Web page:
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Collected Item: “The Pandemic and Pens”

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The Pandemic and Pens

What sort of object is this: text story, photograph, video, audio interview, screenshot, drawing, meme, etc.?

Text story and photograph

Tell us a story; share your experience. Describe what the object or story you've uploaded says about the pandemic, and/or why what you've submitted is important to you.

I’d like to start by expressing that when I started this paper I’d come to the early conclusion that I didn’t have an object that “helped my ride the covid crisis”. I had adopted the similar sleeping patterns of a hibernated bear and didn’t have a shiny, new hobby to show off. My thoughts mirrored the resemblance of a pinball game, half-baked ideas ricocheted back and forth in what, at the time, felt like a seemingly small head. My problem was that I didn’t truly realize the significance of this object until I was forced to introspect. With consideration, an object I’d choose to represent the duality of my life pre and post COVID would be a pen, not the type rich ladies would drape their fingers around and daintily dip into a rich, black ink in order to create the most beautiful calligraphy strokes. Just an ordinary, utilitarian pen.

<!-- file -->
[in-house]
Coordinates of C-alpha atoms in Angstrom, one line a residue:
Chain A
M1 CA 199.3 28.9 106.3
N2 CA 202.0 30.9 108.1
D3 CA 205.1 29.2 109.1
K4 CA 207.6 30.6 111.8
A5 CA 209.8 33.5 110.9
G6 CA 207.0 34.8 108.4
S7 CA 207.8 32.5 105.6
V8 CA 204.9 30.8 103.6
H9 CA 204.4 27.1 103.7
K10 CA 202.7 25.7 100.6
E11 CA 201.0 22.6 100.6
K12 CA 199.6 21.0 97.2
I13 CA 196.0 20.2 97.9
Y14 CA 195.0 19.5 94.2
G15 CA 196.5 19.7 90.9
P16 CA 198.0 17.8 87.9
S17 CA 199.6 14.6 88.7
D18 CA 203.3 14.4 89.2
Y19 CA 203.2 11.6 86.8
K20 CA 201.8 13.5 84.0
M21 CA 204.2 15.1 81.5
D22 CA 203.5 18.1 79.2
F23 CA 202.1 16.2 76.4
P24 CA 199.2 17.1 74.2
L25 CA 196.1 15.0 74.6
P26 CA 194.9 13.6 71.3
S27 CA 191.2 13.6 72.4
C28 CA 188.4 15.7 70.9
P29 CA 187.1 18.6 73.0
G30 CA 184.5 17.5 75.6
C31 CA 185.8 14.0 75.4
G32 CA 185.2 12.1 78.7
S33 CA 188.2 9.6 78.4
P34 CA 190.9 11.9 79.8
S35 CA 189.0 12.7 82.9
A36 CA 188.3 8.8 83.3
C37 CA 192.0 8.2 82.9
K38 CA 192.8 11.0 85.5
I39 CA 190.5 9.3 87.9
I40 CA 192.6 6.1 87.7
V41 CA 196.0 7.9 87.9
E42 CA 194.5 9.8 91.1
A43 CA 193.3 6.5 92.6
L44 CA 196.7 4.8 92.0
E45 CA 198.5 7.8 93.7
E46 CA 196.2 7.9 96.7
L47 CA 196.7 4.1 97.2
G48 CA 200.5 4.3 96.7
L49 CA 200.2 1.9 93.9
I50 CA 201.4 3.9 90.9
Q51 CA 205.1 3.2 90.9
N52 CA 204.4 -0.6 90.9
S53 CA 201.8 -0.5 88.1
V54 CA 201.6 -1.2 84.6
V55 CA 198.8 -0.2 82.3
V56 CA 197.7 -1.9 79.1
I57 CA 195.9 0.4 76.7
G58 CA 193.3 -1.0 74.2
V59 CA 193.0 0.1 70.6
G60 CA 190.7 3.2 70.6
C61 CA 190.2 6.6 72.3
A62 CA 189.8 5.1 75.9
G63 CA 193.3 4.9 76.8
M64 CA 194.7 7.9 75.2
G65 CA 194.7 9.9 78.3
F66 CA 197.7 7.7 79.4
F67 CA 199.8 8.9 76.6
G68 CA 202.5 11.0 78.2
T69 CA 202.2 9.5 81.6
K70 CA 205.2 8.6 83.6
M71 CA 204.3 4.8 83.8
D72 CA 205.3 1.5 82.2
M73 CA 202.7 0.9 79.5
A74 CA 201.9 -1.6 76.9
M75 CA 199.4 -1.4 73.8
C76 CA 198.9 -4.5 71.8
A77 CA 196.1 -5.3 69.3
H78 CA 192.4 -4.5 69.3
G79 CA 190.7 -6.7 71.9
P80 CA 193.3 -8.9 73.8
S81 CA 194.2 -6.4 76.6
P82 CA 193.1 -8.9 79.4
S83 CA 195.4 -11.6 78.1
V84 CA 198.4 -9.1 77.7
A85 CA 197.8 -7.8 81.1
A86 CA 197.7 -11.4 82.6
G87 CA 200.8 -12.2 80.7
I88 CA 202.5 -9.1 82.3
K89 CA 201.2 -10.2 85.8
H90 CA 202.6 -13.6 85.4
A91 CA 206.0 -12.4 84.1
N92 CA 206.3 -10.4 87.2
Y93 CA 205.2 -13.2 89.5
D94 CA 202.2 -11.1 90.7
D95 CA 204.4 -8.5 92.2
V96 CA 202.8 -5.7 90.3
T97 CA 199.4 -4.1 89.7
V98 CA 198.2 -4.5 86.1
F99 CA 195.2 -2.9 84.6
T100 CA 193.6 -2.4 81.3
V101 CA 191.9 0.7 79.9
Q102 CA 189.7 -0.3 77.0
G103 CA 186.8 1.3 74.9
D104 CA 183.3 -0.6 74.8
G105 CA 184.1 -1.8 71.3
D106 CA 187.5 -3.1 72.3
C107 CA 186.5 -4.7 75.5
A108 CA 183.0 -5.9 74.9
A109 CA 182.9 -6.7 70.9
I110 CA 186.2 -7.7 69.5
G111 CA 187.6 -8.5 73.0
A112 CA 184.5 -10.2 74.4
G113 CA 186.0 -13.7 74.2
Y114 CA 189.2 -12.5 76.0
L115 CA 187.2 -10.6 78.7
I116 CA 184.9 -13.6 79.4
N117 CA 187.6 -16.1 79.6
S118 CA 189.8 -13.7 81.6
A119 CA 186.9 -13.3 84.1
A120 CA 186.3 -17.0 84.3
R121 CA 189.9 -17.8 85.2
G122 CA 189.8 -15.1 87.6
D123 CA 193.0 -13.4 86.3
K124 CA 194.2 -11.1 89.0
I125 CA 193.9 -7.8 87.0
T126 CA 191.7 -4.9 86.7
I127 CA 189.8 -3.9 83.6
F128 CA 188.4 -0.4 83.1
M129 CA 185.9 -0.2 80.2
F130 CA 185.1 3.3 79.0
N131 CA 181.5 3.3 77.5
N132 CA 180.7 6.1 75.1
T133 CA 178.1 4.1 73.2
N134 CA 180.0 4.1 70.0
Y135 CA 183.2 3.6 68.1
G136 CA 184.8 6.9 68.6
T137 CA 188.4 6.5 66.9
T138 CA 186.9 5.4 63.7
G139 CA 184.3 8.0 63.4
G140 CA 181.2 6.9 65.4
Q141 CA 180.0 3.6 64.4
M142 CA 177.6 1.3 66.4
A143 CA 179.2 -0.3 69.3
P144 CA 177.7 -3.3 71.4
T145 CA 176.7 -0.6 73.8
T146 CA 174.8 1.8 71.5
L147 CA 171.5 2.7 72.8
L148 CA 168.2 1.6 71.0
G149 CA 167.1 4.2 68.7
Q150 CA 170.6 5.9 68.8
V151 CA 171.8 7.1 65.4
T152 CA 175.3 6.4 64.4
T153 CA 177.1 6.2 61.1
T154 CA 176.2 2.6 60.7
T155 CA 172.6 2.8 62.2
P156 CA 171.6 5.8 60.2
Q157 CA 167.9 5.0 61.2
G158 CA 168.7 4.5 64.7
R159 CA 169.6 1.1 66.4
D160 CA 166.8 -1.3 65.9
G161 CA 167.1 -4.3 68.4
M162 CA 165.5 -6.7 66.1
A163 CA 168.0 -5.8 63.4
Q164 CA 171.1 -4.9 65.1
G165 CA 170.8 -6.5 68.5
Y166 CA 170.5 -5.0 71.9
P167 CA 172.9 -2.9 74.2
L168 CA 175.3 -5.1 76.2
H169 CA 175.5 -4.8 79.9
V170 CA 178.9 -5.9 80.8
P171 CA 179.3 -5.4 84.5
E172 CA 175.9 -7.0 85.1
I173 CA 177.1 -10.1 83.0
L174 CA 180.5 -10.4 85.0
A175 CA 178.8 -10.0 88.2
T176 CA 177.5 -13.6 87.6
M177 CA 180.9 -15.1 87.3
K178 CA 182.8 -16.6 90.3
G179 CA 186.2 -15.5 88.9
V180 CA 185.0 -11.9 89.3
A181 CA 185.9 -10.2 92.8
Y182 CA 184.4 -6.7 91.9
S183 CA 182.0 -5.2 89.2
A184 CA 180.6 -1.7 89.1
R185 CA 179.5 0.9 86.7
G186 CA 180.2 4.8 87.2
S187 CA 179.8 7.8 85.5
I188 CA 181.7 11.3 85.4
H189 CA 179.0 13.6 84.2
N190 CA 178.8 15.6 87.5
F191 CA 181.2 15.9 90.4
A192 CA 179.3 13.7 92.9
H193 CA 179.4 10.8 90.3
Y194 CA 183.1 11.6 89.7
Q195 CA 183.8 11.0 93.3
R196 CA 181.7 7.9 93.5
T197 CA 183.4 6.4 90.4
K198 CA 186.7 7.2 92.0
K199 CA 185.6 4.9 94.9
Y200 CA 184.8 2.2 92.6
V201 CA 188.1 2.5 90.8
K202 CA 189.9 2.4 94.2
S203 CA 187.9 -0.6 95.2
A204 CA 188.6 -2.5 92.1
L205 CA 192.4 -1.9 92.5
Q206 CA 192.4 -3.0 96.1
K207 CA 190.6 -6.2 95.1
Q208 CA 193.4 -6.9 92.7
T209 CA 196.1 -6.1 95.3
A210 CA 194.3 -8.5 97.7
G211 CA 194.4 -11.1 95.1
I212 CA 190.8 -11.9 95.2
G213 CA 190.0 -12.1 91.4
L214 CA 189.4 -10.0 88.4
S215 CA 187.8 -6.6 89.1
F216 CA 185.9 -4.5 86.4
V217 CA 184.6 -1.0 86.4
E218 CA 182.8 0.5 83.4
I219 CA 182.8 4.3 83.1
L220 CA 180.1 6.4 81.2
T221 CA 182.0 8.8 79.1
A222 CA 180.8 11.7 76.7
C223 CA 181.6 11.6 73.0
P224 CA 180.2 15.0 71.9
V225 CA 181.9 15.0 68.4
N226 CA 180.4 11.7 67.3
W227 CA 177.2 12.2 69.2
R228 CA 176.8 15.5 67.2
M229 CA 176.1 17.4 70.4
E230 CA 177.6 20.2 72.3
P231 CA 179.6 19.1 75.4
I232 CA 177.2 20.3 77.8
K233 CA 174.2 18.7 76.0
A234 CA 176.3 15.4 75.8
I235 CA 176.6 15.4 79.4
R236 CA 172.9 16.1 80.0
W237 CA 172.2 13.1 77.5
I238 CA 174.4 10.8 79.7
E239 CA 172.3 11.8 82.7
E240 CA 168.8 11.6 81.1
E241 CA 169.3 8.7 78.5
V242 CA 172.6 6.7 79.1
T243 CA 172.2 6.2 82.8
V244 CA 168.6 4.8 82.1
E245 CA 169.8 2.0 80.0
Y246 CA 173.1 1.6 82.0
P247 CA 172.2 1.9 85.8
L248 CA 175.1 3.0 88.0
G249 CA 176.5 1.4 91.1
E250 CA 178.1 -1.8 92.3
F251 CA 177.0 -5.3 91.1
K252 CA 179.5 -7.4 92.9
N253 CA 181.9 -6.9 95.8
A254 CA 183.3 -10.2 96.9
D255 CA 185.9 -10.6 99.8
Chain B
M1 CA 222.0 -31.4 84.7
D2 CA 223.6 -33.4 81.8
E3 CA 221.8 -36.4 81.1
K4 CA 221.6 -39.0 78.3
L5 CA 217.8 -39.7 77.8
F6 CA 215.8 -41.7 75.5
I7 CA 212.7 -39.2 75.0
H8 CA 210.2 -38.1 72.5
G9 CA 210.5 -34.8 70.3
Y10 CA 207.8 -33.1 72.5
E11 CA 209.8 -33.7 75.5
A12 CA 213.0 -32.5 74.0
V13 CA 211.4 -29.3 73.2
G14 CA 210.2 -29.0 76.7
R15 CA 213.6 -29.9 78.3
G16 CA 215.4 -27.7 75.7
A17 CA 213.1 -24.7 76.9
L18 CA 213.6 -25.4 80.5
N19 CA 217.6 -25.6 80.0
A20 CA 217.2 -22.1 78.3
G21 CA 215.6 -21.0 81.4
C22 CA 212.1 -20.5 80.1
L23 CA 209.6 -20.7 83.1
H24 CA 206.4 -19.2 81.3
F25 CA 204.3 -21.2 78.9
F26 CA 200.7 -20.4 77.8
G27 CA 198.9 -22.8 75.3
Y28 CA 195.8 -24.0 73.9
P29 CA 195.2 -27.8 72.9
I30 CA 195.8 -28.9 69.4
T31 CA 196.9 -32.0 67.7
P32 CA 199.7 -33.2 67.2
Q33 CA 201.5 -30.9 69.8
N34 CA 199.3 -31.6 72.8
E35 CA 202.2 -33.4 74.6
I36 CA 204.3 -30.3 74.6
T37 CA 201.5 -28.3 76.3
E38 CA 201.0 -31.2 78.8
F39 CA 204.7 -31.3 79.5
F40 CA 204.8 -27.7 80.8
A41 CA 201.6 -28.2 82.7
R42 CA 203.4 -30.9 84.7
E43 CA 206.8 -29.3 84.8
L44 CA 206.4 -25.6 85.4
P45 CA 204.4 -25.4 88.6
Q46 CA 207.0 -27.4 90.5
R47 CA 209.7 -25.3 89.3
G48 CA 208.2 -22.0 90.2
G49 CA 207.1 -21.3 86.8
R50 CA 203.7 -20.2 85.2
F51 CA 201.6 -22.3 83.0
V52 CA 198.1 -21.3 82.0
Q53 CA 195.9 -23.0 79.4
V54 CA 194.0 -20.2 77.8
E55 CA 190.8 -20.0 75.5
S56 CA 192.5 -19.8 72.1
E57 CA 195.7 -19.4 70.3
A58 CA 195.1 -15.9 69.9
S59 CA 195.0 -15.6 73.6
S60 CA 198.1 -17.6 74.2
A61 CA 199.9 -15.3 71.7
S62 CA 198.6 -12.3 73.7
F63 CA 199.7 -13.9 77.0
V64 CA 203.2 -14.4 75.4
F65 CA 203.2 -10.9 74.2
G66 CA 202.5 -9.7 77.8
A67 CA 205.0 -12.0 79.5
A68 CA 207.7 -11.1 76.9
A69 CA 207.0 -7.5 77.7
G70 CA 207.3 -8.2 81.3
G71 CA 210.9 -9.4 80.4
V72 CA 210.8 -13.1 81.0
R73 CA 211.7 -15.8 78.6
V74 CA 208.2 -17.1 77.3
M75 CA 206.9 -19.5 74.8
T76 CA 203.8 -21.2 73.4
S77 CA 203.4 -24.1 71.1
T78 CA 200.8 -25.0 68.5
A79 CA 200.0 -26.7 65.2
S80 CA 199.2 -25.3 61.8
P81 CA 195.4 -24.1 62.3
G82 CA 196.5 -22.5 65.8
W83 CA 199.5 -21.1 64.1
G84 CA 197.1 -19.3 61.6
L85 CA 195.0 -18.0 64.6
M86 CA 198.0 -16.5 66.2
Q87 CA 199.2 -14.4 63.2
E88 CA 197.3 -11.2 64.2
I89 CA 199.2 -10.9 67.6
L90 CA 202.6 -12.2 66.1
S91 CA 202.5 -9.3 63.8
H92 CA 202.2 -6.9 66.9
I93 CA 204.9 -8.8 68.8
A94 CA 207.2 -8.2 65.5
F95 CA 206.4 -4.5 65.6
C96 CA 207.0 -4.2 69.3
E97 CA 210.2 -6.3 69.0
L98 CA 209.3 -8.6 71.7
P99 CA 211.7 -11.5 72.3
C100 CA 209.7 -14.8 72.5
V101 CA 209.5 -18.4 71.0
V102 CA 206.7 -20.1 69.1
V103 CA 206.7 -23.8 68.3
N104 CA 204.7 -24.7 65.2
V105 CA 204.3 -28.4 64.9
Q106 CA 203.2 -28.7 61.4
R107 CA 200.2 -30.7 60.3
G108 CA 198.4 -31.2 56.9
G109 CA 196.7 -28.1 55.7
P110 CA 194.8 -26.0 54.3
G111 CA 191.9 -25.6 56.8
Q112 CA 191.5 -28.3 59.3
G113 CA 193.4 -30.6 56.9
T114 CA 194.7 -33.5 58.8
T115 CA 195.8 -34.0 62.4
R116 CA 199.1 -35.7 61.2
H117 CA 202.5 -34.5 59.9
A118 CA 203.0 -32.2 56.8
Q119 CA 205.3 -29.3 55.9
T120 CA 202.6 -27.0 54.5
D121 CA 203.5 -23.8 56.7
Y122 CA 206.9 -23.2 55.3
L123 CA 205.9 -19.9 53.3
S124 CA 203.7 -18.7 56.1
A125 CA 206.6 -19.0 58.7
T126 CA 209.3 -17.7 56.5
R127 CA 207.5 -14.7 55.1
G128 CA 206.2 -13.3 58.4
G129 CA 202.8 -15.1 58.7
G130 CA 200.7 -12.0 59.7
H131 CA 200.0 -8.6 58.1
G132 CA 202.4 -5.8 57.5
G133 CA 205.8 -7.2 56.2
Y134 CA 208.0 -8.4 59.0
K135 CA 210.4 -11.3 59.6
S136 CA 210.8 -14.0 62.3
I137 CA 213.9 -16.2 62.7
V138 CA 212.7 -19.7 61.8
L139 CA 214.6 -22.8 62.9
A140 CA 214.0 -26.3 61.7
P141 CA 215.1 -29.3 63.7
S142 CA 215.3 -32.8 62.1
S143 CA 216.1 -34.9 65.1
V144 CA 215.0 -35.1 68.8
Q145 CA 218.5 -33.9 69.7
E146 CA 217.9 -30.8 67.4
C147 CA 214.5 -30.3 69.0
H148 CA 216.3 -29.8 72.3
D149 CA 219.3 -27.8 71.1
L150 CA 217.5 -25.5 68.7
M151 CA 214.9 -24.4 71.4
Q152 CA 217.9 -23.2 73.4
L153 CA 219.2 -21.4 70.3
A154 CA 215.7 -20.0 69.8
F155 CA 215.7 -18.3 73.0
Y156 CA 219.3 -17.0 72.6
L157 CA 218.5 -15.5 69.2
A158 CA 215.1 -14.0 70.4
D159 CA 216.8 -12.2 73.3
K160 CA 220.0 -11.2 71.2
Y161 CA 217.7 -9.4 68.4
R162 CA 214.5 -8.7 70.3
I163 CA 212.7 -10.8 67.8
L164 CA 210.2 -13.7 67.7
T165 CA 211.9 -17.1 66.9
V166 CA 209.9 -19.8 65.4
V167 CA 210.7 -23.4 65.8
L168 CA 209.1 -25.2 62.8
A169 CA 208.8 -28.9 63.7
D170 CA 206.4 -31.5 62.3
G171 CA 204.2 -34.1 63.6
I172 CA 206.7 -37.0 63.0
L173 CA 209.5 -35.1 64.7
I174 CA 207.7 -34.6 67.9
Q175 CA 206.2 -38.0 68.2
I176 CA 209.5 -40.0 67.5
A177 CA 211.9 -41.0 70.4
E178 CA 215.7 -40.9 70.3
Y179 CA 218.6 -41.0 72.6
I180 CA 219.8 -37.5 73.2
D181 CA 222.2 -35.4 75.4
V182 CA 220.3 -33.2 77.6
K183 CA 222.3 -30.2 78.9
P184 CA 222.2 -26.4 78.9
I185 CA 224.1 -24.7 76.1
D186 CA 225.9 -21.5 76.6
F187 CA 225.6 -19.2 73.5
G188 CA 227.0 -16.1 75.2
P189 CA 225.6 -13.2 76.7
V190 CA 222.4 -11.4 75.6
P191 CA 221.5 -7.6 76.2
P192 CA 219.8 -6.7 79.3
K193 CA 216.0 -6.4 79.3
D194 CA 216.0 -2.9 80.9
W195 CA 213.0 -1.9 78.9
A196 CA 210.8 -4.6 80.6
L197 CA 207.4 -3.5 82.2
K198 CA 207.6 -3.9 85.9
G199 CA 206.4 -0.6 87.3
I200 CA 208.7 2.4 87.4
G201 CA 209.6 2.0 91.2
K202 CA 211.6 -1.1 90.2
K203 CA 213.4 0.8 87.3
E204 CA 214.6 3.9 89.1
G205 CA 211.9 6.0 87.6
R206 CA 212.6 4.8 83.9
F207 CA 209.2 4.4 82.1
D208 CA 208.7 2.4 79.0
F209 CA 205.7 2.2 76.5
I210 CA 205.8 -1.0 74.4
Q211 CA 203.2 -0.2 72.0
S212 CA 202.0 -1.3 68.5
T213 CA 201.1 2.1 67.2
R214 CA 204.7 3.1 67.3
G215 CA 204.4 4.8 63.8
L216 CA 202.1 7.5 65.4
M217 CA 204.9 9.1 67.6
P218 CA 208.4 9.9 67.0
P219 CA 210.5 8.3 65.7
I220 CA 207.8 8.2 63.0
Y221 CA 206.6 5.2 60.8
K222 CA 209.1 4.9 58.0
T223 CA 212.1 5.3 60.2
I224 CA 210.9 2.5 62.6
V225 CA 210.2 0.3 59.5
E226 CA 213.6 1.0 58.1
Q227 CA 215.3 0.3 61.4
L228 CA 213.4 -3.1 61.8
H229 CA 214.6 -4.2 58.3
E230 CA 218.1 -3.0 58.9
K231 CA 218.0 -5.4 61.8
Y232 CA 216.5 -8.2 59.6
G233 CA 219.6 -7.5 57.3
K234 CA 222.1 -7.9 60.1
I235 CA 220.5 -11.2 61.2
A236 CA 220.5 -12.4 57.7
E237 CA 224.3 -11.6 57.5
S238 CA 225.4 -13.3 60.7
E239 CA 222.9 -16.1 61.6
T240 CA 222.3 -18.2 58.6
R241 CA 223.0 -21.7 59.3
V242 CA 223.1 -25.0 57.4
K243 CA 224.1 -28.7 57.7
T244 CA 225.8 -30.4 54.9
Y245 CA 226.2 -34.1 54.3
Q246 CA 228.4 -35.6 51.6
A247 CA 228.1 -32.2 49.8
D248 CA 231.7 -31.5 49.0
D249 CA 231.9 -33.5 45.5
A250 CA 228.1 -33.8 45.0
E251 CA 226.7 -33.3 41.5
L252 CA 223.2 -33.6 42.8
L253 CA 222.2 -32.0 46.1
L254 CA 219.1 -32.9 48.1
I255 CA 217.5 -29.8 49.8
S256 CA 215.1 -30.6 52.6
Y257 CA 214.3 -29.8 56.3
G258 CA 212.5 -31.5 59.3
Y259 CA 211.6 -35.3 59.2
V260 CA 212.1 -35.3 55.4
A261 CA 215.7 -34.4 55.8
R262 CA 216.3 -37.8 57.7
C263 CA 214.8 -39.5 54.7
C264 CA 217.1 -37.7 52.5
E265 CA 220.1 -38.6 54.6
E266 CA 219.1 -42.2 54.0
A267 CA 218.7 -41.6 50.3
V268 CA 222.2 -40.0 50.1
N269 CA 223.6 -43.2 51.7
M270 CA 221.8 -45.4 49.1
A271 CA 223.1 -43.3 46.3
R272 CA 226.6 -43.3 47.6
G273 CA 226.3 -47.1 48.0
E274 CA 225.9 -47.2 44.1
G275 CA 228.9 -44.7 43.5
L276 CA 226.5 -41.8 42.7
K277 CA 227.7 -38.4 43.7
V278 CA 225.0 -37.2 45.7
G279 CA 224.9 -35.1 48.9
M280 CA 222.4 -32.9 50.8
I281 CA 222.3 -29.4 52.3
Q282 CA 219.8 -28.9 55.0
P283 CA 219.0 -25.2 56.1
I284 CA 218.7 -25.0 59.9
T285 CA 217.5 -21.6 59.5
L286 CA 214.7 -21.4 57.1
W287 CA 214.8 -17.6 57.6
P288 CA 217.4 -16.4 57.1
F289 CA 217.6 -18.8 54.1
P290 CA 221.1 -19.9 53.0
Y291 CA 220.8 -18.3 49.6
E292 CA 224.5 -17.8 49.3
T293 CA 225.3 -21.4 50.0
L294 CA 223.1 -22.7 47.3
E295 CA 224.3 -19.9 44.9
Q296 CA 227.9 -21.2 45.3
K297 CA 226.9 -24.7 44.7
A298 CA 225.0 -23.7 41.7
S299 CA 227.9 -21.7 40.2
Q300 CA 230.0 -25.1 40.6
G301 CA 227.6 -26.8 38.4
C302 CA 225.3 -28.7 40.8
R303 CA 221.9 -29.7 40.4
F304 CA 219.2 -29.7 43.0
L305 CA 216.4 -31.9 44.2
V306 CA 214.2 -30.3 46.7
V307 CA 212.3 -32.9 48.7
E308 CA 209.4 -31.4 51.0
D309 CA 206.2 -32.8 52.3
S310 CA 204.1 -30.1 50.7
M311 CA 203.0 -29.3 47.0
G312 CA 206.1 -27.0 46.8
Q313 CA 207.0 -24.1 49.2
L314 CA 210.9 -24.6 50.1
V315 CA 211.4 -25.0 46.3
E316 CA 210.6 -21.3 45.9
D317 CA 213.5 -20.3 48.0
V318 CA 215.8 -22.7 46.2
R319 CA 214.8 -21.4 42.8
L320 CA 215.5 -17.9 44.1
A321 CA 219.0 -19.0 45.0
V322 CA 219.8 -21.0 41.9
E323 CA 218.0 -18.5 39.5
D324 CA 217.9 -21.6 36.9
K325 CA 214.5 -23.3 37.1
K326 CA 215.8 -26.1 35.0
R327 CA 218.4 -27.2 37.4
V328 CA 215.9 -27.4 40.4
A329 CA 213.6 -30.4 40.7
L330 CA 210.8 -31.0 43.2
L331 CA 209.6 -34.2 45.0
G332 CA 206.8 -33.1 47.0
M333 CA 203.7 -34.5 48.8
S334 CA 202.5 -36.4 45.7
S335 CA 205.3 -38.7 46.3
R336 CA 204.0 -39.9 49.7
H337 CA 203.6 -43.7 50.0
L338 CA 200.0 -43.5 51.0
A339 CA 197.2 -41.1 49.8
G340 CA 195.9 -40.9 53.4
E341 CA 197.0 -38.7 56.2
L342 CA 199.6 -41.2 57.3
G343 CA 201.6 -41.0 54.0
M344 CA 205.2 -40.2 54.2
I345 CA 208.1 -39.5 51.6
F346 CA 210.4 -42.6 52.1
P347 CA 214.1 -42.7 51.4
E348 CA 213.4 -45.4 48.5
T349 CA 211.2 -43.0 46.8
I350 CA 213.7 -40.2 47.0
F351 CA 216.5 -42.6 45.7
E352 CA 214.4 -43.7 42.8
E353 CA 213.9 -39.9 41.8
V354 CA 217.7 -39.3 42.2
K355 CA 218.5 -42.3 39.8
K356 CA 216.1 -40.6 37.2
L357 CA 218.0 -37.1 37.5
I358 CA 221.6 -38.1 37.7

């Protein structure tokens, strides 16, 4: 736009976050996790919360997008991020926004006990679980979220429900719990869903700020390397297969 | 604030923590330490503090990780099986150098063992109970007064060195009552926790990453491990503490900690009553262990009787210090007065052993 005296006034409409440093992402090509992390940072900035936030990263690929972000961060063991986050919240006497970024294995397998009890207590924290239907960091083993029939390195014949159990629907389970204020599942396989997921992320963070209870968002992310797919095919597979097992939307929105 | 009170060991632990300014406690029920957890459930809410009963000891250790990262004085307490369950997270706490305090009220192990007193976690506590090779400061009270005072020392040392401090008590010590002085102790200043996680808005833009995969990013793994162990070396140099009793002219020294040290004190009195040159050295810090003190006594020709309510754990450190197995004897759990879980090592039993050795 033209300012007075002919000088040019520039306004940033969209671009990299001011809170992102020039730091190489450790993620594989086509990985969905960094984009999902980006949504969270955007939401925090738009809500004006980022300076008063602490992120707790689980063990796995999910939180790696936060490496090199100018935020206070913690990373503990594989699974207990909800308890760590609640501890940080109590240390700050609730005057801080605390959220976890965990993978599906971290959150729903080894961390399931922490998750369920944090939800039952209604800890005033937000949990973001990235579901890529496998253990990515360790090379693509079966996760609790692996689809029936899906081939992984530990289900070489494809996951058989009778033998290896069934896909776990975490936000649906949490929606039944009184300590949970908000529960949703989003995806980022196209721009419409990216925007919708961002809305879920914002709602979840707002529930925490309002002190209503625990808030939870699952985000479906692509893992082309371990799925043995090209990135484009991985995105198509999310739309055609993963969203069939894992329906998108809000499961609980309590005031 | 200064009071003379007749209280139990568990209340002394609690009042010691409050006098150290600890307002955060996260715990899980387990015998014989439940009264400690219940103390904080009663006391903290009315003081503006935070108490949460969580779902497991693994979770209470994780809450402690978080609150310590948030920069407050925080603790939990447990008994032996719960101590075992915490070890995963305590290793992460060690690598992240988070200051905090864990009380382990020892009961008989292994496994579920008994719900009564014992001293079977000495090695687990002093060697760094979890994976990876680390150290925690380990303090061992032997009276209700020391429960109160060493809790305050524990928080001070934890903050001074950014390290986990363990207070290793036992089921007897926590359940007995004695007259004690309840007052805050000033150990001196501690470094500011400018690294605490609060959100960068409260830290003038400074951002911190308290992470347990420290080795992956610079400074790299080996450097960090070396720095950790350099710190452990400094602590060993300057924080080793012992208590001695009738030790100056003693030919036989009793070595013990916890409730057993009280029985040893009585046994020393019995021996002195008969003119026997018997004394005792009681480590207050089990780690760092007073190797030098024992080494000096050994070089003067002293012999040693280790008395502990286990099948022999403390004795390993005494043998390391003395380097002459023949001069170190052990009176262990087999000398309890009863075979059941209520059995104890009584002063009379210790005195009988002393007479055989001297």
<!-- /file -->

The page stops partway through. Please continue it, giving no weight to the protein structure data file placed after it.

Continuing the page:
I guess before Corona this is exactly how I pictured it. There was nothing remotely special about a pen at the time, just a necessity for in-person schooling. The motion of grabbing my pen in the morning became just as routine as brushing my teeth; it had been a part of my routine since elementary school. In March, the static sound of the intercom interrupted derivative practice and emerged from the speakers telling students to grab their belongings from their lockers. At the time it seemed COVID would be the cause of an extended Spring Break. Thinking little of it, I tossed my pen to the bottom of my bag and blended in with the crowd of students rushing to the parking lot as if it’d just been announced everyone would be competing in a Nascar race and had to depart immediately.
The thing about time is it continues regardless of circumstances. Eventually classes continued on Zoom and technology was incorporated in nearly every part of my day. Admittedly my new routine proceeded as follows:
1) Wake up and check my phone
2) Online classes
3) Homework completed online
4) Use my phone or computer on and off until bed
5) Repeat
This was the most disengaged I had felt from both school and friends in years. I felt like I’d been placed on a conveyor belt and was just moving along without actually doing anything. My eyes transferred lazily between the Zoom computer screen and my phone. If my screen time was represented by a bar graph it probably would’ve looked like it pranced into a New York City elevator and rode it to the top without stops. Initially I was glad homework was switched to being strictly online. My keyboard acted as a catalyst as I completed my assignments much quicker than I would have with a pen and paper.